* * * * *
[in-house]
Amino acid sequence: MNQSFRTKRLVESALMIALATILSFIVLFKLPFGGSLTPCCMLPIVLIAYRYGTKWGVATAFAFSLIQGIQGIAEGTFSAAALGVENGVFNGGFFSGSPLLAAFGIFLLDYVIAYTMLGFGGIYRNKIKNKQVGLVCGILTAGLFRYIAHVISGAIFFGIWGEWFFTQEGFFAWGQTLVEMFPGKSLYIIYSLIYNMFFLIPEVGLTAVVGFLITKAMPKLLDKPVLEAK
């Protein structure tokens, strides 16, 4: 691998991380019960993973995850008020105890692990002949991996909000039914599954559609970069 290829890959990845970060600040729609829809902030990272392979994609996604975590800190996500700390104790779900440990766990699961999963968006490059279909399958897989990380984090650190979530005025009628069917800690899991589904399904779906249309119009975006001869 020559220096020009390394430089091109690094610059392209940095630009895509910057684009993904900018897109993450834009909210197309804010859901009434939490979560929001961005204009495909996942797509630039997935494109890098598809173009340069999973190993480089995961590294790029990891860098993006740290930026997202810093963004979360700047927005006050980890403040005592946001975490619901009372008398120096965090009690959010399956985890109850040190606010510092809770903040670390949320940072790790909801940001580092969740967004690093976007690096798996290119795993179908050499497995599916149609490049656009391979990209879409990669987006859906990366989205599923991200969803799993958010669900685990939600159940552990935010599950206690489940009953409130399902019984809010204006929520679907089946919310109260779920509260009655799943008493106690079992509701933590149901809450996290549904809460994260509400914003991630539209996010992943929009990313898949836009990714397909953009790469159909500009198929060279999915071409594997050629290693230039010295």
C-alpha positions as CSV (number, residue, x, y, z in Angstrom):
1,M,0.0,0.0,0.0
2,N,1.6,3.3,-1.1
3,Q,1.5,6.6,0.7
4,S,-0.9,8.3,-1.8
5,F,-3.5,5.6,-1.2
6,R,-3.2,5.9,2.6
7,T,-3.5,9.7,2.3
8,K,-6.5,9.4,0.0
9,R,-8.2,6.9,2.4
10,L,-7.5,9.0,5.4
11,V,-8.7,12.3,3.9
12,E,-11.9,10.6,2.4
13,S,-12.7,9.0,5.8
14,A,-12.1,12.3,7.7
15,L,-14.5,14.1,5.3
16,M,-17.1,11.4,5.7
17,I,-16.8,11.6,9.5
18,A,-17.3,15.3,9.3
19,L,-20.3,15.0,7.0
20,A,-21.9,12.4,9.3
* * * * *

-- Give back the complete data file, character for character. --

[in-house]
Amino acid sequence: MNQSFRTKRLVESALMIALATILSFIVLFKLPFGGSLTPCCMLPIVLIAYRYGTKWGVATAFAFSLIQGIQGIAEGTFSAAALGVENGVFNGGFFSGSPLLAAFGIFLLDYVIAYTMLGFGGIYRNKIKNKQVGLVCGILTAGLFRYIAHVISGAIFFGIWGEWFFTQEGFFAWGQTLVEMFPGKSLYIIYSLIYNMFFLIPEVGLTAVVGFLITKAMPKLLDKPVLEAK
């Protein structure tokens, strides 16, 4: 691998991380019960993973995850008020105890692990002949991996909000039914599954559609970069 290829890959990845970060600040729609829809902030990272392979994609996604975590800190996500700390104790779900440990766990699961999963968006490059279909399958897989990380984090650190979530005025009628069917800690899991589904399904779906249309119009975006001869 020559220096020009390394430089091109690094610059392209940095630009895509910057684009993904900018897109993450834009909210197309804010859901009434939490979560929001961005204009495909996942797509630039997935494109890098598809173009340069999973190993480089995961590294790029990891860098993006740290930026997202810093963004979360700047927005006050980890403040005592946001975490619901009372008398120096965090009690959010399956985890109850040190606010510092809770903040670390949320940072790790909801940001580092969740967004690093976007690096798996290119795993179908050499497995599916149609490049656009391979990209879409990669987006859906990366989205599923991200969803799993958010669900685990939600159940552990935010599950206690489940009953409130399902019984809010204006929520679907089946919310109260779920509260009655799943008493106690079992509701933590149901809450996290549904809460994260509400914003991630539209996010992943929009990313898949836009990714397909953009790469159909500009198929060279999915071409594997050629290693230039010295």
C-alpha positions as CSV (number, residue, x, y, z in Angstrom):
1,M,0.0,0.0,0.0
2,N,1.6,3.3,-1.1
3,Q,1.5,6.6,0.7
4,S,-0.9,8.3,-1.8
5,F,-3.5,5.6,-1.2
6,R,-3.2,5.9,2.6
7,T,-3.5,9.7,2.3
8,K,-6.5,9.4,0.0
9,R,-8.2,6.9,2.4
10,L,-7.5,9.0,5.4
11,V,-8.7,12.3,3.9
12,E,-11.9,10.6,2.4
13,S,-12.7,9.0,5.8
14,A,-12.1,12.3,7.7
15,L,-14.5,14.1,5.3
16,M,-17.1,11.4,5.7
17,I,-16.8,11.6,9.5
18,A,-17.3,15.3,9.3
19,L,-20.3,15.0,7.0
20,A,-21.9,12.4,9.3